Precedents in Scripture
Churches determine their policy at gatherings known as church meetings. Here the membership gathers to uphold and proclaim the government of the church by our Lord Jesus Christ. At a church meeting, a church seeks to discover God’s will for itself by prayer and submission to God’s Word, and also prays for power and perseverance to do that will. Such meetings should be held regularly, perhaps either monthly or quarterly.
Reasons for which the Church met in the New Testament
The following list indicates the variety of such Purposes:
Acts 1:15-26 The replacement of an apostle
2:1 Waiting on the Lord
6:2-6 Setting aside men for special administration
11:22 Providing for inter-church fellowship
13:1 The ministry of the Word
13:2, 3 The sending of missionaries
14:27 Rehearsing God’s mighty acts
15:1-29 The defence and confirmation of the Gospel
15:30-31 Receiving communications from brethren
1 Cor. 5:1-5 The discipline of offenders
(also Mat. 18:15-20)
1 Cor. 11:17-34 Observing the Lord’s Supper
14:26 The exercise of spiritual gifts
2 Cor. 7:19 To deal with monetary gifts
Col. 4:16 The reading of the Word (also 1 Thess. 5:27)
The above passages indicate that the church meeting is warranted and required by scripture.
Purposes for gathering
These scriptures also suggest a number of guidelines for the conduct of church meetings. It is evident that the whole church should be gathered, and all members should make every endeavour to be present. For convenience we may distinguish between meetings for business and those for spiritual matters, but there is no fundamental difference between them. Business meetings are also spiritual meetings. The spirit of prayer and worship should pervade them all. As the matters discussed have to do with eternal issues, it is good to remember the Lord’s abiding promise that where his church is gathered in his name, he is in the midst. The whole church should be concerned in dealing with the defence of the truth, the ordering of worship, the appointment of elders and deacons, the sending out of missionaries, evangelistic problems and projects and the discipline of disorderly members. Routine business such as finance, the maintenance of buildings, etc., should be dealt with by the deacons without the need of referring details to the church for decisions. Nevertheless, reports of such matters should be given regularly so that all may be seen to be honestly conducted, not only before God but before men.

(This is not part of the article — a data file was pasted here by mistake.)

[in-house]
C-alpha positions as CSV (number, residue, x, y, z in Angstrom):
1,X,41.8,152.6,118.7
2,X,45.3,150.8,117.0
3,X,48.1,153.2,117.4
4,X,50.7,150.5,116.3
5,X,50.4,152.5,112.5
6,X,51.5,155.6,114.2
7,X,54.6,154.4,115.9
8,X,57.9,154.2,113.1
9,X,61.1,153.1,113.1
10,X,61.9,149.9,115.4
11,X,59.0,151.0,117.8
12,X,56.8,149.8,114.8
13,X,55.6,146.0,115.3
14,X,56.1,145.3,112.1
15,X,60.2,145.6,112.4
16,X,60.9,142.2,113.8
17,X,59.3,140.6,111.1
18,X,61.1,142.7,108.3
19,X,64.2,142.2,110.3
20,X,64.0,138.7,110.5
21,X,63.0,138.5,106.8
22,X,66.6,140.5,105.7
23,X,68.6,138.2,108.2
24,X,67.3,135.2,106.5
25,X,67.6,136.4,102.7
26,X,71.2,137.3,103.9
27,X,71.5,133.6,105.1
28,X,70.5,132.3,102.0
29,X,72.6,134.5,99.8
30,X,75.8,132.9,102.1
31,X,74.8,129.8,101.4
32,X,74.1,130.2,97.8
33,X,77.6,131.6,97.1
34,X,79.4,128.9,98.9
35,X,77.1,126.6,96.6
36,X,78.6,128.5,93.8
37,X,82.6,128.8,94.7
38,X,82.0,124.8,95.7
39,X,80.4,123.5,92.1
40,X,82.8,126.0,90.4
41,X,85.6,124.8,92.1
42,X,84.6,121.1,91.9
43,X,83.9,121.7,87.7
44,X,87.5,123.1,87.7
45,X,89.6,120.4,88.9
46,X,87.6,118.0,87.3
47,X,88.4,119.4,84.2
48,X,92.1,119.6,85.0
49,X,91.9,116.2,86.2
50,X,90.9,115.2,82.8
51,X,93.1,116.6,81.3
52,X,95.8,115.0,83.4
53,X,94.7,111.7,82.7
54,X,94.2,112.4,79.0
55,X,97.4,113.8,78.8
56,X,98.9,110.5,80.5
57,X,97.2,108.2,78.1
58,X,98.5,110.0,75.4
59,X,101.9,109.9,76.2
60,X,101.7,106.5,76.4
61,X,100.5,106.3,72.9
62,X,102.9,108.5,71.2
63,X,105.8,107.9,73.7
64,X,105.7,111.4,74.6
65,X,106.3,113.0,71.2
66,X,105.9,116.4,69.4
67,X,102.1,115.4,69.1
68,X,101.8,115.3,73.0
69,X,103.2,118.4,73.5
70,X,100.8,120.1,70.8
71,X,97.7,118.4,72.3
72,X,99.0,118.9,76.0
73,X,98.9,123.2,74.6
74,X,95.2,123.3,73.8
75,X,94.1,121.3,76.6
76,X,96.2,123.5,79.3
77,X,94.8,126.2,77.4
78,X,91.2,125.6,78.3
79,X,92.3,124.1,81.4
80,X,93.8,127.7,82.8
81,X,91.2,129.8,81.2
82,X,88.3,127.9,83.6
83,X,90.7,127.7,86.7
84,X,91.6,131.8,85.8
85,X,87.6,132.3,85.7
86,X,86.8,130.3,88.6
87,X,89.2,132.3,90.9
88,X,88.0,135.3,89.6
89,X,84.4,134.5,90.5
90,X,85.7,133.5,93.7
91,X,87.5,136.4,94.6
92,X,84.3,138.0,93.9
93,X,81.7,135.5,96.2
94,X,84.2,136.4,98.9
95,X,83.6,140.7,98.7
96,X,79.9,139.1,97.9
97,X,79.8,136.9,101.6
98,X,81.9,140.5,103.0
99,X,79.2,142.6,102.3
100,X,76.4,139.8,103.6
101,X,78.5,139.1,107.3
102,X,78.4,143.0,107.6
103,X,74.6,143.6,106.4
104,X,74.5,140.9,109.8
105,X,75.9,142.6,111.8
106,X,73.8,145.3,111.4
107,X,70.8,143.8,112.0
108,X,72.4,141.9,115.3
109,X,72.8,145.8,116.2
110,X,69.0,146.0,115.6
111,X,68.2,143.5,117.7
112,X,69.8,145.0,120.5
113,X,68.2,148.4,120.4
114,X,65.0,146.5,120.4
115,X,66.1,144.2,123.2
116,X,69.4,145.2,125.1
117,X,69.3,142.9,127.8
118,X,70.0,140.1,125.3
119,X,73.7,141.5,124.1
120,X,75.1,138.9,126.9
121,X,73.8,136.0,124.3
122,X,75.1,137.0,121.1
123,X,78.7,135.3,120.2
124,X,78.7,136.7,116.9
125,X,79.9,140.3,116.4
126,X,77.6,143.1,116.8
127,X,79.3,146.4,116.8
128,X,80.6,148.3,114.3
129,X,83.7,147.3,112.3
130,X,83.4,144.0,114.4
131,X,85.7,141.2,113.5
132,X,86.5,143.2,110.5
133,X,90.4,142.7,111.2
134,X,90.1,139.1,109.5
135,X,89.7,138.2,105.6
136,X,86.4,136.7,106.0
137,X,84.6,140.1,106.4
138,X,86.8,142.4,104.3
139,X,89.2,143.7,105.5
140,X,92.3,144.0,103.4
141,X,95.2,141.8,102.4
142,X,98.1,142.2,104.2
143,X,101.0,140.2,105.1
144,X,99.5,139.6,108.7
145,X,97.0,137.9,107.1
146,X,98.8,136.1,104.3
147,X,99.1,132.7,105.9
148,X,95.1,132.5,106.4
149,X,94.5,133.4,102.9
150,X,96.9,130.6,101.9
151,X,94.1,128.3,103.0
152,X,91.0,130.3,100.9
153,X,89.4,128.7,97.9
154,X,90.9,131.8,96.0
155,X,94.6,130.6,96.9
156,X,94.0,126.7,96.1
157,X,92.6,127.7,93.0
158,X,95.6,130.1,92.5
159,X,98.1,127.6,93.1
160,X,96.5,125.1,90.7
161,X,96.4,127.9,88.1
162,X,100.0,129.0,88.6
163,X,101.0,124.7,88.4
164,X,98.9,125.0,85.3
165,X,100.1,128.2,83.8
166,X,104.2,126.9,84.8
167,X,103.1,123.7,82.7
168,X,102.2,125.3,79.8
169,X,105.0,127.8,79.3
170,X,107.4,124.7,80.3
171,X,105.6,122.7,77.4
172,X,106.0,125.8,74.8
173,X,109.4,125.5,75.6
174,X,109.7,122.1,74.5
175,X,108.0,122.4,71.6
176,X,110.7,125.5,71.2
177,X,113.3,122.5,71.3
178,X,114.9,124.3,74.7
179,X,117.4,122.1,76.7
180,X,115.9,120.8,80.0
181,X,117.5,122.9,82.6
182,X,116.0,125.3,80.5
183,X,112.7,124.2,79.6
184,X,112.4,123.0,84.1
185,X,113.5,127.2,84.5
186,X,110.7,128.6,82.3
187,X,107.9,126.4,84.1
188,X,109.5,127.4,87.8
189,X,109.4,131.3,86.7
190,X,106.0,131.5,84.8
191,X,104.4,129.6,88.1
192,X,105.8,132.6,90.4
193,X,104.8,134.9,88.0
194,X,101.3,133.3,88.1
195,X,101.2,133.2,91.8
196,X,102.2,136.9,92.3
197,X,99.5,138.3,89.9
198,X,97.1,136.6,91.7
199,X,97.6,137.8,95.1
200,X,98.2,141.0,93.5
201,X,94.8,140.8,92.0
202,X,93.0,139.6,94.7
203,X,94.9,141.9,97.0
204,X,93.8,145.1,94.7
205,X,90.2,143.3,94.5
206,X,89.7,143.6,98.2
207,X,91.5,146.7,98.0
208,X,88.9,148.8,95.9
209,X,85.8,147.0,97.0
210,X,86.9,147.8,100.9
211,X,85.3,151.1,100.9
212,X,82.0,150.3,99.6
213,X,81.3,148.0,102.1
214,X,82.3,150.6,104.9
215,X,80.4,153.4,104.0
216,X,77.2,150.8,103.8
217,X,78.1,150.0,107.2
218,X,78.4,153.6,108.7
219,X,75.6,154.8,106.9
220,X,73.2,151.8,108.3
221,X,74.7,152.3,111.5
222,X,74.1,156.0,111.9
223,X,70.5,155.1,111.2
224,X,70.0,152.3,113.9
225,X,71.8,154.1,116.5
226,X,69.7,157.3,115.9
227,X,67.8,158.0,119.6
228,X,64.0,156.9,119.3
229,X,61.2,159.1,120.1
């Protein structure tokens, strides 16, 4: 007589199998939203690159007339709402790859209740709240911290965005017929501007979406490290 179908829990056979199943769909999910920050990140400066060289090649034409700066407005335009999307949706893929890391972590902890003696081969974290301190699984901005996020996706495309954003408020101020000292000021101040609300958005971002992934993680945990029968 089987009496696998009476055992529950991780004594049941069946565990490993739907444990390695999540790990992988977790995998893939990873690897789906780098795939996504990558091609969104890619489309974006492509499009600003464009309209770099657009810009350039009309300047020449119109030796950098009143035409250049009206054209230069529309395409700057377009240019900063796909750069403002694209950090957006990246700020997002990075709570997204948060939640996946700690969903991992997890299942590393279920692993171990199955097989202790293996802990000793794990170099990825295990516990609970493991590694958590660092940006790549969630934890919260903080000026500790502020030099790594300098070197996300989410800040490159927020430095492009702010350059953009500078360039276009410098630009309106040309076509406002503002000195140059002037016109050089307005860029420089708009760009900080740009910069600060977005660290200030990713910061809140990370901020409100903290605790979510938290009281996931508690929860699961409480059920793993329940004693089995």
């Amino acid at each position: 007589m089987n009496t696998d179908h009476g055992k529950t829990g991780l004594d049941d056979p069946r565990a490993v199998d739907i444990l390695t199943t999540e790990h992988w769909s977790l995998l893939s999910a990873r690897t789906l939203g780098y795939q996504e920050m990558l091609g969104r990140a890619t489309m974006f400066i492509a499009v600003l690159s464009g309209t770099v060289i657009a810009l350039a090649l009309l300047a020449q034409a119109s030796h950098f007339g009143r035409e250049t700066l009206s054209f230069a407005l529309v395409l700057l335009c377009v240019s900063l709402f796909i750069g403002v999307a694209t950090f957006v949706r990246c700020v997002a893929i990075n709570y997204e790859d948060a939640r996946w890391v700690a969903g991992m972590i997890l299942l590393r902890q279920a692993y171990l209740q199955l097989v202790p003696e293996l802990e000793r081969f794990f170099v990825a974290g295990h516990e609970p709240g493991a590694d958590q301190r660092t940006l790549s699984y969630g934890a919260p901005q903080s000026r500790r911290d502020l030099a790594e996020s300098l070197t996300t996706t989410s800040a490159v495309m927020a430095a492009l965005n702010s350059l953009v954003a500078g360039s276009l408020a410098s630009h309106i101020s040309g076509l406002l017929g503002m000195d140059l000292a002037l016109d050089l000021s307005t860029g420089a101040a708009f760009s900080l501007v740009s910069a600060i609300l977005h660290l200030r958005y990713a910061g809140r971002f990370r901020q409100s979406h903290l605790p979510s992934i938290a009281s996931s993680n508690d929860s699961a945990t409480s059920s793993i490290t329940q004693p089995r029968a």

Mat. 18:19; Acts 13:3; 2 Cor. 8:21.
Procedure to be Adopted at Church Meetings
When the church meets to make decisions, the object is not primarily to discover the majority opinion, but rather to discover the mind of Christ. It may be a useful device to discover the opinion of the members by taking their votes for or against a recommendation, but it ought to be noted that the New Testament churches adopted no such procedure in making their decisions. There will be times when the majority vote must prevail over the minority, but divided opinion is often a signal that the matter should be referred back to the elders for further prayerful and biblical consideration. The ideal is that the mind of the Lord be revealed by the unanimity of his people. The most helpful procedure suggested by scripture for the handling of business is that matters brought to the church shall have been first considered by the elders. It is unwise for a proposal to come to the church that does not have their unanimous support. Each item brought before the church ought to be the subject of deliberate and specific prayer. Then, all the relevant facts should be set before the church together with the appropriate biblical evidence and requirements. The members may be expected to give willing consent to the guidance of their appointed leaders, except in some extreme matters of conscience. The elders are to be submissive to the Lord, the members to submit to the elders, and all to submit to each other in the fear of the Lord.
1 Thess. 5:12, 13; Heb. 13:17; Eph. 5:21.
The elders are responsible for ensuring that all meetings are conducted in an atmosphere of prayer, love and mutual trust. They must see that everything is done in an orderly and upright manner. Talkative members should be restrained, and those who are timid encouraged. There must be a place for the exercise of gifts and talents, each member contributing to the life of the whole fellowship. All are to strive to keep the unity of the Spirit in the bond of peace. If church members deliberately sought to stir each other up to love and good works, the church meeting would become a means of committing the church to action according to the will of God.
Eph. 4:3; Heb. 10:24, 25.